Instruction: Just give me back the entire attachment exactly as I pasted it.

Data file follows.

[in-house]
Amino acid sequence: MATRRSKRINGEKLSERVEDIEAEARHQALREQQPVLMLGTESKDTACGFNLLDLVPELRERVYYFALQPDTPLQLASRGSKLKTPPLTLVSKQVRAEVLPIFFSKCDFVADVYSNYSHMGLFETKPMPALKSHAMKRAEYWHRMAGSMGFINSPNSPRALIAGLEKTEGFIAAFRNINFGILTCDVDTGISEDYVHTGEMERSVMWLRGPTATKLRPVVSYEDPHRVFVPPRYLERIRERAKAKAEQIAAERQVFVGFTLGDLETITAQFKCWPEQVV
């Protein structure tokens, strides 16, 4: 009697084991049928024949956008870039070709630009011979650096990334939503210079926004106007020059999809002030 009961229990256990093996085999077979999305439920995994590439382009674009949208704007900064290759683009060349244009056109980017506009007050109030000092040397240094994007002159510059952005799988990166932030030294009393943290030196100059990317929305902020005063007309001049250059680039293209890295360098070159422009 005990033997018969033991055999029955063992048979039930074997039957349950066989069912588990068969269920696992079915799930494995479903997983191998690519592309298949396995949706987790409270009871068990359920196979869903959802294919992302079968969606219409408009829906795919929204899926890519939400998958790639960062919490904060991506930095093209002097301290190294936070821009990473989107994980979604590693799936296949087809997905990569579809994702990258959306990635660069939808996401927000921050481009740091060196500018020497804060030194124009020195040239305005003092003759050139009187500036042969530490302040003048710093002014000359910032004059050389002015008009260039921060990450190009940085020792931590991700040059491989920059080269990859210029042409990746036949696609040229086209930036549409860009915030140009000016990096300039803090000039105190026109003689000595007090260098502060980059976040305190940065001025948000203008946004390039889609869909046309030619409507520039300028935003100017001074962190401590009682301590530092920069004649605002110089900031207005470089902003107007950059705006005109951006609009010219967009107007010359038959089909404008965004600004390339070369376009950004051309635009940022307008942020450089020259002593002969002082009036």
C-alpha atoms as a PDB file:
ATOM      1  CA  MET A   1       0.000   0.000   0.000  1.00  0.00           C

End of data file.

[in-house]
Amino acid sequence: MATRRSKRINGEKLSERVEDIEAEARHQALREQQPVLMLGTESKDTACGFNLLDLVPELRERVYYFALQPDTPLQLASRGSKLKTPPLTLVSKQVRAEVLPIFFSKCDFVADVYSNYSHMGLFETKPMPALKSHAMKRAEYWHRMAGSMGFINSPNSPRALIAGLEKTEGFIAAFRNINFGILTCDVDTGISEDYVHTGEMERSVMWLRGPTATKLRPVVSYEDPHRVFVPPRYLERIRERAKAKAEQIAAERQVFVGFTLGDLETITAQFKCWPEQVV
């Protein structure tokens, strides 16, 4: 009697084991049928024949956008870039070709630009011979650096990334939503210079926004106007020059999809002030 009961229990256990093996085999077979999305439920995994590439382009674009949208704007900064290759683009060349244009056109980017506009007050109030000092040397240094994007002159510059952005799988990166932030030294009393943290030196100059990317929305902020005063007309001049250059680039293209890295360098070159422009 005990033997018969033991055999029955063992048979039930074997039957349950066989069912588990068969269920696992079915799930494995479903997983191998690519592309298949396995949706987790409270009871068990359920196979869903959802294919992302079968969606219409408009829906795919929204899926890519939400998958790639960062919490904060991506930095093209002097301290190294936070821009990473989107994980979604590693799936296949087809997905990569579809994702990258959306990635660069939808996401927000921050481009740091060196500018020497804060030194124009020195040239305005003092003759050139009187500036042969530490302040003048710093002014000359910032004059050389002015008009260039921060990450190009940085020792931590991700040059491989920059080269990859210029042409990746036949696609040229086209930036549409860009915030140009000016990096300039803090000039105190026109003689000595007090260098502060980059976040305190940065001025948000203008946004390039889609869909046309030619409507520039300028935003100017001074962190401590009682301590530092920069004649605002110089900031207005470089902003107007950059705006005109951006609009010219967009107007010359038959089909404008965004600004390339070369376009950004051309635009940022307008942020450089020259002593002969002082009036």
C-alpha atoms as a PDB file:
ATOM      1  CA  MET A   1       0.000   0.000   0.000  1.00  0.00           C